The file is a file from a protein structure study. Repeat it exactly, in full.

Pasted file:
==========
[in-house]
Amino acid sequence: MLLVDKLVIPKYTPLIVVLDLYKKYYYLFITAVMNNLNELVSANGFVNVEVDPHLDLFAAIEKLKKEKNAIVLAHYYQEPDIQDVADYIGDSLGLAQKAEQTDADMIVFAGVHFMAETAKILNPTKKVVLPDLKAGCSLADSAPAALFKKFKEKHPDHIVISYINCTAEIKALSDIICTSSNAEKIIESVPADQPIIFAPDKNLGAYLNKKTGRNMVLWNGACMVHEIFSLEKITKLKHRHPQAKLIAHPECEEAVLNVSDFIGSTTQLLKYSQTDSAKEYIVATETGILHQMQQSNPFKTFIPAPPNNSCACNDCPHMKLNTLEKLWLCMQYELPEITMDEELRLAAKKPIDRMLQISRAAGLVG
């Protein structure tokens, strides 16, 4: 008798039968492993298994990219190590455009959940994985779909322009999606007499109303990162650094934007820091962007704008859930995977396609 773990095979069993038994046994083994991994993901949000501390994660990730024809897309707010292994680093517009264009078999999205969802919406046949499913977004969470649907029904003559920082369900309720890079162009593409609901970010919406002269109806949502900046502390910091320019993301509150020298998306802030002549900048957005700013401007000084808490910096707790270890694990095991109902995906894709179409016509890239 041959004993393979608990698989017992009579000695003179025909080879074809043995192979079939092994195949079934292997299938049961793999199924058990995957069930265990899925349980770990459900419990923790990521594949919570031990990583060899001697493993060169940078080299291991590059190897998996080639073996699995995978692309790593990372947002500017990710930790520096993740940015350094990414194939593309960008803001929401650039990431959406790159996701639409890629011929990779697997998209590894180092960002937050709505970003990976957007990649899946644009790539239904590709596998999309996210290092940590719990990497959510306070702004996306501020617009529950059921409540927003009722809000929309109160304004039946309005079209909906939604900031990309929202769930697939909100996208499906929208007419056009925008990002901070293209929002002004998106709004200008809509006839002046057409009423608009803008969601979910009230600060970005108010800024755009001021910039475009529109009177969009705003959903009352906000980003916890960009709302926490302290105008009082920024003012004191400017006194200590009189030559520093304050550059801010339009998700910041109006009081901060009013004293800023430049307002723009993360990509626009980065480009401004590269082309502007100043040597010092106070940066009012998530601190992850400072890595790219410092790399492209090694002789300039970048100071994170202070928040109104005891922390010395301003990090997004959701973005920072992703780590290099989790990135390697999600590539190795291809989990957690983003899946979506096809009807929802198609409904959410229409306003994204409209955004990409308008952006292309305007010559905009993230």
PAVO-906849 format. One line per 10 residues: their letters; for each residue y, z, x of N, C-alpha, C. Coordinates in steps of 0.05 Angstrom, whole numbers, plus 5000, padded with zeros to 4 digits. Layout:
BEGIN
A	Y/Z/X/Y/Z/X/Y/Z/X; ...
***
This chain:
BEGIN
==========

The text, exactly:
[in-house]
Amino acid sequence: MLLVDKLVIPKYTPLIVVLDLYKKYYYLFITAVMNNLNELVSANGFVNVEVDPHLDLFAAIEKLKKEKNAIVLAHYYQEPDIQDVADYIGDSLGLAQKAEQTDADMIVFAGVHFMAETAKILNPTKKVVLPDLKAGCSLADSAPAALFKKFKEKHPDHIVISYINCTAEIKALSDIICTSSNAEKIIESVPADQPIIFAPDKNLGAYLNKKTGRNMVLWNGACMVHEIFSLEKITKLKHRHPQAKLIAHPECEEAVLNVSDFIGSTTQLLKYSQTDSAKEYIVATETGILHQMQQSNPFKTFIPAPPNNSCACNDCPHMKLNTLEKLWLCMQYELPEITMDEELRLAAKKPIDRMLQISRAAGLVG
């Protein structure tokens, strides 16, 4: 008798039968492993298994990219190590455009959940994985779909322009999606007499109303990162650094934007820091962007704008859930995977396609 773990095979069993038994046994083994991994993901949000501390994660990730024809897309707010292994680093517009264009078999999205969802919406046949499913977004969470649907029904003559920082369900309720890079162009593409609901970010919406002269109806949502900046502390910091320019993301509150020298998306802030002549900048957005700013401007000084808490910096707790270890694990095991109902995906894709179409016509890239 041959004993393979608990698989017992009579000695003179025909080879074809043995192979079939092994195949079934292997299938049961793999199924058990995957069930265990899925349980770990459900419990923790990521594949919570031990990583060899001697493993060169940078080299291991590059190897998996080639073996699995995978692309790593990372947002500017990710930790520096993740940015350094990414194939593309960008803001929401650039990431959406790159996701639409890629011929990779697997998209590894180092960002937050709505970003990976957007990649899946644009790539239904590709596998999309996210290092940590719990990497959510306070702004996306501020617009529950059921409540927003009722809000929309109160304004039946309005079209909906939604900031990309929202769930697939909100996208499906929208007419056009925008990002901070293209929002002004998106709004200008809509006839002046057409009423608009803008969601979910009230600060970005108010800024755009001021910039475009529109009177969009705003959903009352906000980003916890960009709302926490302290105008009082920024003012004191400017006194200590009189030559520093304050550059801010339009998700910041109006009081901060009013004293800023430049307002723009993360990509626009980065480009401004590269082309502007100043040597010092106070940066009012998530601190992850400072890595790219410092790399492209090694002789300039970048100071994170202070928040109104005891922390010395301003990090997004959701973005920072992703780590290099989790990135390697999600590539190795291809989990957690983003899946979506096809009807929802198609409904959410229409306003994204409209955004990409308008952006292309305007010559905009993230």
PAVO-906849 format. One line per 10 residues: their letters; for each residue y, z, x of N, C-alpha, C. Coordinates in steps of 0.05 Angstrom, whole numbers, plus 5000, padded with zeros to 4 digits. Layout:
BEGIN
A	Y/Z/X/Y/Z/X/Y/Z/X; ...
***
This chain:
BEGIN